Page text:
An alternative to sensing structure 12, FIG. 1, is sensing structure 100, FIG. 1C, which includes a single elongated beam resonator structure 102, shown without the electrodes for the sake of clarity. As one skilled in the art will recognize, sensing structure 100 could replace structure 12, FIG. 1A.
Coordinate axis set 110 illustrates the preferred crystallographic orientation of the accelerometer sensing structure according to this invention; for example structures 100 and 12. Structure 100 lies in the X-Y plane, normal to the Z axis. Resonator 102 is aligned with the Y axis for temperature insensitivity.
To allow the anisotropic etching necessary to create the minute accelerometer elements from single quartz wafers, the wafers should be cut within approximately plus or minus 10° from the Z axis. Preferably, the sensing structure, the two support plates, and possibly even the proof mass are all taken from parallel cuts made through a single quartz crystal. This insures that the entire accelerometer has the exact same crystallographic orientation so that there are no effects created by temperature changes. The assembled accelerometer, for example accelerometer 10, FIG. 1A, thus resembles a structure carved from a single quartz crystal.
One way of applying electrodes to a single beam resonator structure is shown in FIG. 1D. Resonator structure 102 has deposited on its upper surface electrode set 106 attached to an oscillator circuit, not shown, through wire 108. Electrode sets 104 and 105 are deposited on the sides of structure 102 and are electrically interconnected as depicted by lead 107. Electrodes 104 and 105 are also connected to the oscillator circuit, not shown, through wire 110.
FIG. 1E shows in detail a double tuning fork temperature sensor 130 formed directly into sensing structure 12, FIG. 1A. Temperature sensor 130 was not shown in FIG. 1A for the sake of clarity. However, it is preferably formed close to element 14 and/or 16. Temperature sensor 130 includes resonator elements 132 and 134 parallel to the X axis for greatest temperature sensitivity and attached at only one end to sensing structure 12. Resonators 132 and 134 include electrodes, not shown, for harmonic frequency vibration. By detecting the change in vibration frequency of elements 132 and 134, the temperature of sensing structure 12 can be accurately determined for correcting the sensed acceleration for temperature effects. A second identical temperature sensor may be included; one close to each resonator 14 and 16, FIG. 1A. to correct for minute temperature differences within structure 12. Alternatively, separate temperature sensors could be placed proximate sensing structure 12, FIG. 1A, to detect the temperature of that structure.
Circuit 81 for operating the accelerometer according to this invention, and calculating the acceleration of the proof mass, is shown in FIG. 2. Sensing structure 12a includes resonator structures 14a and 16a. Resonator structure 14a has electrode sets 71 and 72, shown in schematic form, which are responsive to oscillator circuit 80. Resonator structure 16a has electrode sets 73 and 74, shown schematically, responsive to oscillator circuit 82. Temperature sensors 95 and 97 are proximate resonator structures 14a and 16a, respectively, and are responsive to oscillators 98 and 94, respectively.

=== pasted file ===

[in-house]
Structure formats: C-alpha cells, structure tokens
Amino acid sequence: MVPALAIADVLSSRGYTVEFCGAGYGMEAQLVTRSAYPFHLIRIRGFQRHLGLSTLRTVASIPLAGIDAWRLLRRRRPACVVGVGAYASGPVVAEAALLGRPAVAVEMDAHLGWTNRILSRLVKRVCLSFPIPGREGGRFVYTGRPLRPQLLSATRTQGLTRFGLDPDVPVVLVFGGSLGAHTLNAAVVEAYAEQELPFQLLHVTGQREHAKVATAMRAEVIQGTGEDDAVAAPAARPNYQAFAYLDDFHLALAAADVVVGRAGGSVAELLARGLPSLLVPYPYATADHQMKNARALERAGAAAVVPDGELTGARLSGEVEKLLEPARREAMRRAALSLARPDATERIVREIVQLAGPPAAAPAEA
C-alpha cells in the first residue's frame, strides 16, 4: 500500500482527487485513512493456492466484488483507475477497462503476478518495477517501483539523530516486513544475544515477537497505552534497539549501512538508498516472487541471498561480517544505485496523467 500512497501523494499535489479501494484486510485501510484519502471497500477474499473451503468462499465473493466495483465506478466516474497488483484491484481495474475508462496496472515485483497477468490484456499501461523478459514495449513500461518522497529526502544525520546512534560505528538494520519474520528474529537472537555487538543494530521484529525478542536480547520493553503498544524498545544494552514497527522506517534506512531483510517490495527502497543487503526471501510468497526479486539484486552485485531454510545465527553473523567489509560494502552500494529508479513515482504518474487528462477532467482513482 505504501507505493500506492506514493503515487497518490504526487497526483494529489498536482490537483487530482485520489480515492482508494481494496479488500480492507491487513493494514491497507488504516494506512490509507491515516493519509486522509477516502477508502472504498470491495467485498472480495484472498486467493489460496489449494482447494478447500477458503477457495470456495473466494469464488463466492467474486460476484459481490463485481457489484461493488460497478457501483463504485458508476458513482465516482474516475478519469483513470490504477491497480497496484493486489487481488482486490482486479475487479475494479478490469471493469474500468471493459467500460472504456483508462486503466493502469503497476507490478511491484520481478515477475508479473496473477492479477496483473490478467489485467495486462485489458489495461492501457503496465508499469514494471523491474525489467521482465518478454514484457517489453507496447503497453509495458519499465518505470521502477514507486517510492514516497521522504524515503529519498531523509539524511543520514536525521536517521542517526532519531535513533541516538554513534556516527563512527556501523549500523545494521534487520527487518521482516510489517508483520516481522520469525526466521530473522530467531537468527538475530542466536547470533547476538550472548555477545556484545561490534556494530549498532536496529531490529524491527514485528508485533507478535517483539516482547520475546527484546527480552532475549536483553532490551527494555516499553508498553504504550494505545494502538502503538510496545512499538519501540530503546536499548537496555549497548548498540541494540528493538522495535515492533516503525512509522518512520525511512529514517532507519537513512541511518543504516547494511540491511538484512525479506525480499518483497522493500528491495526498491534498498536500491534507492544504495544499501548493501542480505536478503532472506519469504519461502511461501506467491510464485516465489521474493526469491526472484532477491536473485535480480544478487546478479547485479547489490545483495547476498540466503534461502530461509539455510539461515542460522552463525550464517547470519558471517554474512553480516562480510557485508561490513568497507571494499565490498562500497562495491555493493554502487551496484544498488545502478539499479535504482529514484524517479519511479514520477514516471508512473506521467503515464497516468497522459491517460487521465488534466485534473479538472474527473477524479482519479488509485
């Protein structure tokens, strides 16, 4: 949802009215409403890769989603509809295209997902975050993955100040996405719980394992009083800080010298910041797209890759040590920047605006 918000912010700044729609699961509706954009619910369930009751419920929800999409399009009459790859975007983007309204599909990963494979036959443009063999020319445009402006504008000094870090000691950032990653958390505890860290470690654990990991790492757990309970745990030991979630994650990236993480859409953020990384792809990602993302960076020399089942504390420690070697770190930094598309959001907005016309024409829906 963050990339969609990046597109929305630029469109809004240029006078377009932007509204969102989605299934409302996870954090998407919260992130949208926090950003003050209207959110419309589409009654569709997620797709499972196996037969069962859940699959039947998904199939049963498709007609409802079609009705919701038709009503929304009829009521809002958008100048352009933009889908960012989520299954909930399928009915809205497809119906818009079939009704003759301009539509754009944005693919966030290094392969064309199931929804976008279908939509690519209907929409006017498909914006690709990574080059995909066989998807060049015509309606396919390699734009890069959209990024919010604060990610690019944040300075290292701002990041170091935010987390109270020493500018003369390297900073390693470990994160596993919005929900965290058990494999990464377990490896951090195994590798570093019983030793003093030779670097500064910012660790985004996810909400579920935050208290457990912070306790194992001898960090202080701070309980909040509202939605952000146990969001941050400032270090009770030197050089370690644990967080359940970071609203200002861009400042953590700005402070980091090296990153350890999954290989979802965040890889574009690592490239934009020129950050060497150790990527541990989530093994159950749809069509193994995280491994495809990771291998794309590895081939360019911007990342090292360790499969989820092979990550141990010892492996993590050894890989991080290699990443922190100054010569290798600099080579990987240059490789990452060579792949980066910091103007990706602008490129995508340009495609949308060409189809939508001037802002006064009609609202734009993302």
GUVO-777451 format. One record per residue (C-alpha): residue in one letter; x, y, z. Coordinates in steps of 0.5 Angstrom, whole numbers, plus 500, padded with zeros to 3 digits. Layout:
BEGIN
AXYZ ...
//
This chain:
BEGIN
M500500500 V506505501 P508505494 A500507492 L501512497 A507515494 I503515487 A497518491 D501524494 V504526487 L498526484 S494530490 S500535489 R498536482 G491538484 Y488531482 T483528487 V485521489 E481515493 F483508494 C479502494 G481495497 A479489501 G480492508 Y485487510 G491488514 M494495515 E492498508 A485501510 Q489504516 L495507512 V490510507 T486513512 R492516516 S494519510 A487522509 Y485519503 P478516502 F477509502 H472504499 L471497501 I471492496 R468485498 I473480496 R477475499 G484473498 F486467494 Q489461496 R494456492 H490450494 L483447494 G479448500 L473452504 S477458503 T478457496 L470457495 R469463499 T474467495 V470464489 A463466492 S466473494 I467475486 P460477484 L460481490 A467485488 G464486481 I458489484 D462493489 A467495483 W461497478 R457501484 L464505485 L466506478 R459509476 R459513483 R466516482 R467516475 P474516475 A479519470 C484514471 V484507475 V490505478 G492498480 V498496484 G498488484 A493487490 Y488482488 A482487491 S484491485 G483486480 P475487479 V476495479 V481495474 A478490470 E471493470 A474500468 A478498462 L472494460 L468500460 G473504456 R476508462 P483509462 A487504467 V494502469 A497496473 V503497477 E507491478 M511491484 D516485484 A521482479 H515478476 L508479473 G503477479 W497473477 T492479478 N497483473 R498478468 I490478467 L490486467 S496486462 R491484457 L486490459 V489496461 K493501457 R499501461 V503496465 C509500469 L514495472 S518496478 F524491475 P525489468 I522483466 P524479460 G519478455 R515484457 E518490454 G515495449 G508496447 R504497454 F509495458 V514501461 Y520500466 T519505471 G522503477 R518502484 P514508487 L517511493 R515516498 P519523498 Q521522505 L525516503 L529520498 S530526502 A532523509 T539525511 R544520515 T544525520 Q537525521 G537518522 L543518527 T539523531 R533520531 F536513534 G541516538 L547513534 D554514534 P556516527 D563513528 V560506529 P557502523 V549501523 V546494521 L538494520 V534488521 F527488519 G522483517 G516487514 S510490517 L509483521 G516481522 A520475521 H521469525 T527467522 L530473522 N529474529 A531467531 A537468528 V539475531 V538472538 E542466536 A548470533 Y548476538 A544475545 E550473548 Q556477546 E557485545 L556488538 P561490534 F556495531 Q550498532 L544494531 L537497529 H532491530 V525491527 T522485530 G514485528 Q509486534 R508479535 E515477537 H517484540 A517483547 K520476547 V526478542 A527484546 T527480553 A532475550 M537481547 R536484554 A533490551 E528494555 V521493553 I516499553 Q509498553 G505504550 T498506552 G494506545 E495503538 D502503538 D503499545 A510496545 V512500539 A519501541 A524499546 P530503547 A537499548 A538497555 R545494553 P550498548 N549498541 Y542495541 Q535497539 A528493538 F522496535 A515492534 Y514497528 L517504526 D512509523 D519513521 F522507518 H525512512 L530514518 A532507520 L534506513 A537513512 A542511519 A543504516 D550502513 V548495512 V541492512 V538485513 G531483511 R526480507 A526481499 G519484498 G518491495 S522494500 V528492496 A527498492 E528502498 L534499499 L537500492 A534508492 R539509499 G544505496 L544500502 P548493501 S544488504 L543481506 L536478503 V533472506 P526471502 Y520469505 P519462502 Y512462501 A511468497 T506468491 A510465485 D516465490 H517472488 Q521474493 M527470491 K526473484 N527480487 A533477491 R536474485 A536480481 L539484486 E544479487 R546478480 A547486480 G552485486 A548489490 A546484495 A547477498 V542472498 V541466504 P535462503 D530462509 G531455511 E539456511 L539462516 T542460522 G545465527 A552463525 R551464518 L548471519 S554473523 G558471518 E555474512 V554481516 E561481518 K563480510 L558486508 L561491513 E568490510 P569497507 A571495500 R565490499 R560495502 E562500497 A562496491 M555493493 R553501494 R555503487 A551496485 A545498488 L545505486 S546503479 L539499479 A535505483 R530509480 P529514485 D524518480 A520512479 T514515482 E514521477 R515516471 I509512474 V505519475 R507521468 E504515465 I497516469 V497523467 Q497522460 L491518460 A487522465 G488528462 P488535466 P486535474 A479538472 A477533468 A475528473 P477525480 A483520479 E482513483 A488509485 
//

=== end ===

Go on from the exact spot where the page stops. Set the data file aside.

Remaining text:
Oscillators 80, 82, 94 and 98 may include Pierce oscillator circuits that are well known in the art. The oscillator circuits are essentially feedback circuits that drive the piezoelectric elements at their harmonic frequencies. The frequency of force sensing resonator elements 14a and 16a changes with applied force; the resonant frequency increases with tensile force and decreases with compressive force. As the force on the resonator structures changes, the oscillator circuit adjusts the electric fields to maintain oscillation at the harmonic frequency. The oscillator circuits also resolve that frequency for further processing.
The output of oscillator circuits 80 and 82 is a square wave with a frequency related to the acceleration of proof mass 24, FIG. 1A, that is fed to digital phase lock loop circuits 84 and 86, respectively. The signal fed to phase lock loops 96 and 99 from oscillators 94 and 98 are square waves with a frequency related to the temperature of sensing structure 12.
The outputs of circuits 84 and 86 represent the oscillation frequencies of resonators 14a and 16a, respectively; the acceleration of the proof mass is directly related to the difference in those frequencies. The output of circuits 96 and 99 represents the temperature of structure 12a, and so of resonators 14a and 16a. Signal processor 88, which may be a microprocessor circuit, performs compensation and filtering algorithms for creating an output signal representative of temperature-corrected acceleration. The signal may be used as desired, for example by an onboard navigation computer.
Although specific features of the invention are shown in some drawings and not others, this is for convenience only as each feature may be combined with any or all of the other features in accordance with the invention.
Other embodiments will occur to those skilled in the art and are within the following claims:
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|U.S. Classification||73/493, 73/514.29, 367/173, 367/165, 73/488, 310/348|
|International Classification||H03H9/19, H03H9/05, G01P15/097, G01P15/08, G01P15/10|
|Cooperative Classification||G01P2015/0814, G01P15/097, G01P15/0802|
|European Classification||G01P15/097, G01P15/08A|
|May 1, 1989||AS||Assignment|
Owner name: CHARLES STARK DRAPER LABORATORY, INC., THE, MASSAC
Free format text: ASSIGNMENT OF ASSIGNORS INTEREST.;ASSIGNORS:PETROVICH, ANTHONY;WEINBERG, MARC S.;WILLIAMS, JOHN R.;REEL/FRAME:005091/0990
Effective date: 19890424